Indiana University Police Academy Graduation Ceremony
Indiana Memorial Union
August 15, 2015
Thank you, Captain Butler.
Members of the platform party; honored guests; distinguished alumni of the IU Police Academy; friends and family of this year’s graduates; and members of the Indiana University Police Academy Class of 2015:
At a recent gathering of law enforcement officers in Washington, D.C., President Barack Obama said that all American police officers are united by a “shared sense of purpose that brings (them) together as a community: one family, united by a quiet strength and a willingness to sacrifice on behalf of others.”1
Today, members of the IU Police Academy Class of 2015, you stand ready to take your place in that tightly knit community of law enforcement officers, united by your shared sense of purpose and your willingness to sacrifice as you serve others.
Today, you graduate from what is perhaps the only program of its kind in the country where full-time students attend a police academy to become sworn police officers. Graduates of the academy have gone on to successful careers as officers, investigators, police chiefs and high-ranking administrators not only with the IU Police Department, but also with city, including right here in Bloomington; county; and state police organizations around the country. Others have gone on to successful careers with the FBI, the CIA, the Secret Service, the Drug Enforcement Agency, the U.S. Naval Criminal Investigative Service, and the U.S. Marshal’s Service. Still others have gone on to law school, using the training they received in the IU Police Academy in their work as prosecutors.
Reorganization for Greater Effectiveness and Efficiency
In 2009, I reorganized the police departments on all IU campuses to form a single IU Police Department. Just as every IU degree says “Indiana University” regardless of what campus you attended, the Indiana University Police Department is now one department serving seven campuses.
And I am very pleased to note that, for the first time, this year’s IU Police Academy class includes graduates from all seven IU campuses.
The IU Police Department had been configured as one department from the time of its founding in 1971 until the mid-1980s. We implemented the 2009 reorganization, which returned the IUPD to its original configuration, for a number of very important reasons.
A larger, central organization allows us to operate and coordinate more effectively and to share knowledge, skills, and resources. It also allows us to eliminate unnecessary duplication, to do more with the resources we have, to more efficiently deploy those resources to make our campuses and our communities safer and more secure.
Serving the Campus and Beyond
For all university presidents, the safety of the members of our university communities is a paramount concern.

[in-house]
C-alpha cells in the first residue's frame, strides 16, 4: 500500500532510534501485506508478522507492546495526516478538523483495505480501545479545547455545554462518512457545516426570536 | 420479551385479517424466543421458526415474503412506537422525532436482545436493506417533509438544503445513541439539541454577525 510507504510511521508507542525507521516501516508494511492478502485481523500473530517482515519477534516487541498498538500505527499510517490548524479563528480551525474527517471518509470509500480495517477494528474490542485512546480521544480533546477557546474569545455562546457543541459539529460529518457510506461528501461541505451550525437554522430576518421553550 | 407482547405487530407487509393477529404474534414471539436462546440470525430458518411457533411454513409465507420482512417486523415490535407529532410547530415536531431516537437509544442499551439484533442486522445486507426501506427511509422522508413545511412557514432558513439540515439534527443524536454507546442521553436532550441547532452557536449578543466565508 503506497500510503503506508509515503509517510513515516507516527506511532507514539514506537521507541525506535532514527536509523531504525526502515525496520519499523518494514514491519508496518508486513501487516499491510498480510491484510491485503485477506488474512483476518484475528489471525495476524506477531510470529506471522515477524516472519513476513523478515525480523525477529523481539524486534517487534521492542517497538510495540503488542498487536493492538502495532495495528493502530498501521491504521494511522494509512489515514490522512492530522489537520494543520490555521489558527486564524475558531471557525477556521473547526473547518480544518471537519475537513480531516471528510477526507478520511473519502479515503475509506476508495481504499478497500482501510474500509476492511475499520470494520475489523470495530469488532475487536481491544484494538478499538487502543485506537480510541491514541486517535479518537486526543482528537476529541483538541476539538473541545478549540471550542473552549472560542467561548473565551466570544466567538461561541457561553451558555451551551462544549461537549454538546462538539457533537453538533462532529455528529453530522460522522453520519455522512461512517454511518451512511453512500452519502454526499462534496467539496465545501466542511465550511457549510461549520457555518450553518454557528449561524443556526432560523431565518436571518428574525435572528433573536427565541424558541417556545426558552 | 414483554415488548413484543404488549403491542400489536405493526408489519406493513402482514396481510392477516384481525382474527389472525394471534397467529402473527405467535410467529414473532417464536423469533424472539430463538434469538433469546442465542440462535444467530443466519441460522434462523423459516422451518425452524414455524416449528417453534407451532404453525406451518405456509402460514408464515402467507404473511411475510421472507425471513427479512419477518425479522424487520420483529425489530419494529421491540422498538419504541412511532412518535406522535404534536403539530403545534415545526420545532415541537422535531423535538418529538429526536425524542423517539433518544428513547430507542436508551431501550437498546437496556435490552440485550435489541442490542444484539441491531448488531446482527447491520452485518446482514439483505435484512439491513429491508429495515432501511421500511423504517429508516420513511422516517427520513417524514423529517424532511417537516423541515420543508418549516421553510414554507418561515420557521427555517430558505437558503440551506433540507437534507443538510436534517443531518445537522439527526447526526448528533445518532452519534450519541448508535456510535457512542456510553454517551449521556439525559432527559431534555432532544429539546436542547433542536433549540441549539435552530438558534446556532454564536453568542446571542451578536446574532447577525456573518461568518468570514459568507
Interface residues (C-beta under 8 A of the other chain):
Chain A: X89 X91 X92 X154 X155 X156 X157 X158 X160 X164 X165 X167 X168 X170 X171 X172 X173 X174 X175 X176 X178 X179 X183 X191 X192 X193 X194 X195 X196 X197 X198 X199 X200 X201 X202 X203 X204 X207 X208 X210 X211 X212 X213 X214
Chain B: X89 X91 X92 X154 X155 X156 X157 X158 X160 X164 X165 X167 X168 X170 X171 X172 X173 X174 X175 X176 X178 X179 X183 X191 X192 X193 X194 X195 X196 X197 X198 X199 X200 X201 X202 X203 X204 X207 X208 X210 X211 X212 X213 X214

Campus police, especially at a major university like IU, face unique challenges.
Indiana University is a large and diverse community, with nearly 115,000 students, more than 9,000 faculty, and 11,000 staff. Our students come from all 50 states and more than 160 different countries—and most of them are living away from home for the first time.
Our campus police also coordinate with other agencies to ensure the safety of the many dignitaries from around the nation and the world who visit our campus, and the safety of attendees at the many sporting events and cultural events that we host.
Given this environment, university police have to be ready literally for just about anything.
During my time as president of IU, the university has seen its share of difficult, sometimes tragic events, ranging from protests to incidents of anti-Semitism, and, tragically, the untimely deaths of students, faculty, and staff.
But, in all these situations, I take great comfort in knowing that Indiana University has a corps of well-trained police officers who are professional, intelligent, collaborative, reliable, hard-working, and, above all, thoroughly dedicated to protecting and serving all of the members of the IU community.
Mark Twain wrote that when we try to try to understand how some of the most talented artists and inventors in human history developed, measuring the person’s talent alone will not explain the whole result. Twain wrote “…it is the atmosphere in which the talent was cradled that explains; it is the training it received while it grew, the nurture it got from reading, study, example, the encouragement it gathered from self-recognition and recognition from the outside at each stage of its development…”2 Twain concludes that only when we know all these details can we understand why the man or woman who achieved greatness was ready when his or her opportunity arrived.